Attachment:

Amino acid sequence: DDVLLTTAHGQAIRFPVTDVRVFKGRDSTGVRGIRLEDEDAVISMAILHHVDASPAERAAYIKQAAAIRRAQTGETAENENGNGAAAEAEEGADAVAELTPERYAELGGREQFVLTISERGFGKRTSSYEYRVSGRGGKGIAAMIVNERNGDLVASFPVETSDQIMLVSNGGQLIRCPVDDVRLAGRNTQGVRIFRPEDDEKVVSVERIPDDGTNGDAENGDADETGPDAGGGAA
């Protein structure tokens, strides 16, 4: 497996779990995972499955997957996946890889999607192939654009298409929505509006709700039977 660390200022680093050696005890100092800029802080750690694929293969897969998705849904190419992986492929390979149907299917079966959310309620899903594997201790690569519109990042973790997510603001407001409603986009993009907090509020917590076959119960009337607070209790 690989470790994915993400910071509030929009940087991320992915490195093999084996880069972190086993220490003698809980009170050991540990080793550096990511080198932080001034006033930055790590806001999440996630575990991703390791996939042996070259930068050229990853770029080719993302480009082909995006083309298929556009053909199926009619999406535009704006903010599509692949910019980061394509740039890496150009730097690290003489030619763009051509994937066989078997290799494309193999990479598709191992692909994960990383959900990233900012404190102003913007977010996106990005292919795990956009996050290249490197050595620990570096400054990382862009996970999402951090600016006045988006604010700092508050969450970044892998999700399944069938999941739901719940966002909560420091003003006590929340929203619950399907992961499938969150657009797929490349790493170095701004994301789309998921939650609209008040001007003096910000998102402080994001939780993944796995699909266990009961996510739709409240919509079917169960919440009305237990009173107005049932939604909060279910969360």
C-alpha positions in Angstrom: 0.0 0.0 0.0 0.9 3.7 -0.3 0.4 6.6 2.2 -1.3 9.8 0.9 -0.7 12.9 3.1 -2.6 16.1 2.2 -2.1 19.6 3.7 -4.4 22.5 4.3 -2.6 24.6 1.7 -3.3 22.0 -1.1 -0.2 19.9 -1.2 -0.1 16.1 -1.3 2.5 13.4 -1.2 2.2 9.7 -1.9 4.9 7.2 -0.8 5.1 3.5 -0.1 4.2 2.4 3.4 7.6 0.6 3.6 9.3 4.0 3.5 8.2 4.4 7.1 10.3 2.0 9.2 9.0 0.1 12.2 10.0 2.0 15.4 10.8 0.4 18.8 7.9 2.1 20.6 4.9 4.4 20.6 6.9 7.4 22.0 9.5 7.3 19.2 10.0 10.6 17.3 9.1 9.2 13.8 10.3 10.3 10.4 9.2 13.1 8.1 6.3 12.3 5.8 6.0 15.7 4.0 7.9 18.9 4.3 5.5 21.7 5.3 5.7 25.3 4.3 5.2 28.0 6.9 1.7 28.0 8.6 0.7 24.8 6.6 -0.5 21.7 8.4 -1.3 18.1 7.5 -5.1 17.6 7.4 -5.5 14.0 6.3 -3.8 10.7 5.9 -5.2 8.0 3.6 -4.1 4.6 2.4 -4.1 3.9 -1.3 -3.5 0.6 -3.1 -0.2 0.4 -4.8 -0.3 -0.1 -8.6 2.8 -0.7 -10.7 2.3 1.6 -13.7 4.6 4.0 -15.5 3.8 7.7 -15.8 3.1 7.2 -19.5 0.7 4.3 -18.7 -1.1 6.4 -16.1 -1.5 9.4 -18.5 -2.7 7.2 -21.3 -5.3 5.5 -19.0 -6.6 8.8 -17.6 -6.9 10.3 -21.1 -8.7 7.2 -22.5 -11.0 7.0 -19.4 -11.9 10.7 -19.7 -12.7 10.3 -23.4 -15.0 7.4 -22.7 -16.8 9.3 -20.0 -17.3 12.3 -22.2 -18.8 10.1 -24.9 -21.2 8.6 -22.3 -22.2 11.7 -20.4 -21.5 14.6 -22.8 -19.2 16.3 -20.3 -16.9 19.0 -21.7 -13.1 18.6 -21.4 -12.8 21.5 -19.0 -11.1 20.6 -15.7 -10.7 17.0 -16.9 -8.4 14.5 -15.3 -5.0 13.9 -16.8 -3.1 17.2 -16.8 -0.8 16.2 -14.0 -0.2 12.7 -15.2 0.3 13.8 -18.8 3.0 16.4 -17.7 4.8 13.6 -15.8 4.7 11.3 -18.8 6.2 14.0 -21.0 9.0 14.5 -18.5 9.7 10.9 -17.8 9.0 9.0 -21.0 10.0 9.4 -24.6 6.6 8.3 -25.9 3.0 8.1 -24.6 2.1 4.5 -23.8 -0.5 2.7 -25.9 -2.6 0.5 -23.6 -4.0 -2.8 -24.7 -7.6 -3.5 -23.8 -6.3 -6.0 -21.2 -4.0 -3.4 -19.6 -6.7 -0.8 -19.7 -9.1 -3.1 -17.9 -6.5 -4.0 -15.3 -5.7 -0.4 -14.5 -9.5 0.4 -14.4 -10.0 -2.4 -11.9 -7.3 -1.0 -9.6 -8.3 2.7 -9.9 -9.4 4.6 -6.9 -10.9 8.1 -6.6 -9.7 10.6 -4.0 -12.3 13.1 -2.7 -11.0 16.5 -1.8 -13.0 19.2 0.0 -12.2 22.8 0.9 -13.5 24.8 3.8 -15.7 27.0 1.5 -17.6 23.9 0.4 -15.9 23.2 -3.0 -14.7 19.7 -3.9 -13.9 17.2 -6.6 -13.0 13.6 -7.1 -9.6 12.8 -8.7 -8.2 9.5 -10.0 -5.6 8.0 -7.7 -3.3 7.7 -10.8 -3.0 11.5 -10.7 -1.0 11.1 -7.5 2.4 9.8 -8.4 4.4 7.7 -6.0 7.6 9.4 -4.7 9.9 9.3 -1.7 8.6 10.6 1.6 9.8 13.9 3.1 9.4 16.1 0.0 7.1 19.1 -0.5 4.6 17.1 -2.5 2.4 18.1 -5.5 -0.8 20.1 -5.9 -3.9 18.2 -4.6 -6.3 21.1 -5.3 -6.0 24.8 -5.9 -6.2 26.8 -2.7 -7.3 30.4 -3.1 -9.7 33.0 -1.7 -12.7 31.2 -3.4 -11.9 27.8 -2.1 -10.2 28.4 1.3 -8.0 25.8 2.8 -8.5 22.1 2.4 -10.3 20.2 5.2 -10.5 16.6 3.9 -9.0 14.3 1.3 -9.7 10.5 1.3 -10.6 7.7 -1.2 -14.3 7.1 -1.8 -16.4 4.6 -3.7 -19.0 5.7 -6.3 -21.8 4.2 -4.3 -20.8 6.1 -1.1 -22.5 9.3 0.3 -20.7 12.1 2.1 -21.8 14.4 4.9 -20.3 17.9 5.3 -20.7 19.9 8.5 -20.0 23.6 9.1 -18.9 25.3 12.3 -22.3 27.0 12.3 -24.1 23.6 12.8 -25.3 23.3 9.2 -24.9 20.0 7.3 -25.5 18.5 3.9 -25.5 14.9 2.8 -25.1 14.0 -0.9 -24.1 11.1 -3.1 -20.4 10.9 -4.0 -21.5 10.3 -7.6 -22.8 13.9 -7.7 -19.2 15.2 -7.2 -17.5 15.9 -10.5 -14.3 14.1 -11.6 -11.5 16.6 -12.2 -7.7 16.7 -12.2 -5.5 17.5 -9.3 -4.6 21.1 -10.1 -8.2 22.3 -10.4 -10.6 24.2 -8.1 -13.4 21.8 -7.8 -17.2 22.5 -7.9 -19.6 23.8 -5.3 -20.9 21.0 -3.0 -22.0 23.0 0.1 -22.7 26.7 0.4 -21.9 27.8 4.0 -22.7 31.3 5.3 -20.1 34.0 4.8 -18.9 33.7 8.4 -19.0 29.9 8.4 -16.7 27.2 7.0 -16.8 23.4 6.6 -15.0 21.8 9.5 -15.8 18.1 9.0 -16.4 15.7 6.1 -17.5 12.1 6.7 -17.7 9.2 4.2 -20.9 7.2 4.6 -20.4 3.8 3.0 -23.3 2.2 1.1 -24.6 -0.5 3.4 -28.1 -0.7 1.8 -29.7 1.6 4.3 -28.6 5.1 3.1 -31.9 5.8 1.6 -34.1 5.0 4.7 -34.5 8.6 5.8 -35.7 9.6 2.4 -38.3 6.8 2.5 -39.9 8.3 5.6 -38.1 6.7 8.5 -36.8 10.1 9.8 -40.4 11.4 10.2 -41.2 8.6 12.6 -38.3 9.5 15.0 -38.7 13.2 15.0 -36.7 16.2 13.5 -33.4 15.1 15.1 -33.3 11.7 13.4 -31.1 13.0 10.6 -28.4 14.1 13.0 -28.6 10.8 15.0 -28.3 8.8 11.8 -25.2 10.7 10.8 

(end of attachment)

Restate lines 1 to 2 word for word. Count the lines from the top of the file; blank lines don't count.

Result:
Amino acid sequence: DDVLLTTAHGQAIRFPVTDVRVFKGRDSTGVRGIRLEDEDAVISMAILHHVDASPAERAAYIKQAAAIRRAQTGETAENENGNGAAAEAEEGADAVAELTPERYAELGGREQFVLTISERGFGKRTSSYEYRVSGRGGKGIAAMIVNERNGDLVASFPVETSDQIMLVSNGGQLIRCPVDDVRLAGRNTQGVRIFRPEDDEKVVSVERIPDDGTNGDAENGDADETGPDAGGGAA
């Protein structure tokens, strides 16, 4: 497996779990995972499955997957996946890889999607192939654009298409929505509006709700039977 660390200022680093050696005890100092800029802080750690694929293969897969998705849904190419992986492929390979149907299917079966959310309620899903594997201790690569519109990042973790997510603001407001409603986009993009907090509020917590076959119960009337607070209790 690989470790994915993400910071509030929009940087991320992915490195093999084996880069972190086993220490003698809980009170050991540990080793550096990511080198932080001034006033930055790590806001999440996630575990991703390791996939042996070259930068050229990853770029080719993302480009082909995006083309298929556009053909199926009619999406535009704006903010599509692949910019980061394509740039890496150009730097690290003489030619763009051509994937066989078997290799494309193999990479598709191992692909994960990383959900990233900012404190102003913007977010996106990005292919795990956009996050290249490197050595620990570096400054990382862009996970999402951090600016006045988006604010700092508050969450970044892998999700399944069938999941739901719940966002909560420091003003006590929340929203619950399907992961499938969150657009797929490349790493170095701004994301789309998921939650609209008040001007003096910000998102402080994001939780993944796995699909266990009961996510739709409240919509079917169960919440009305237990009173107005049932939604909060279910969360």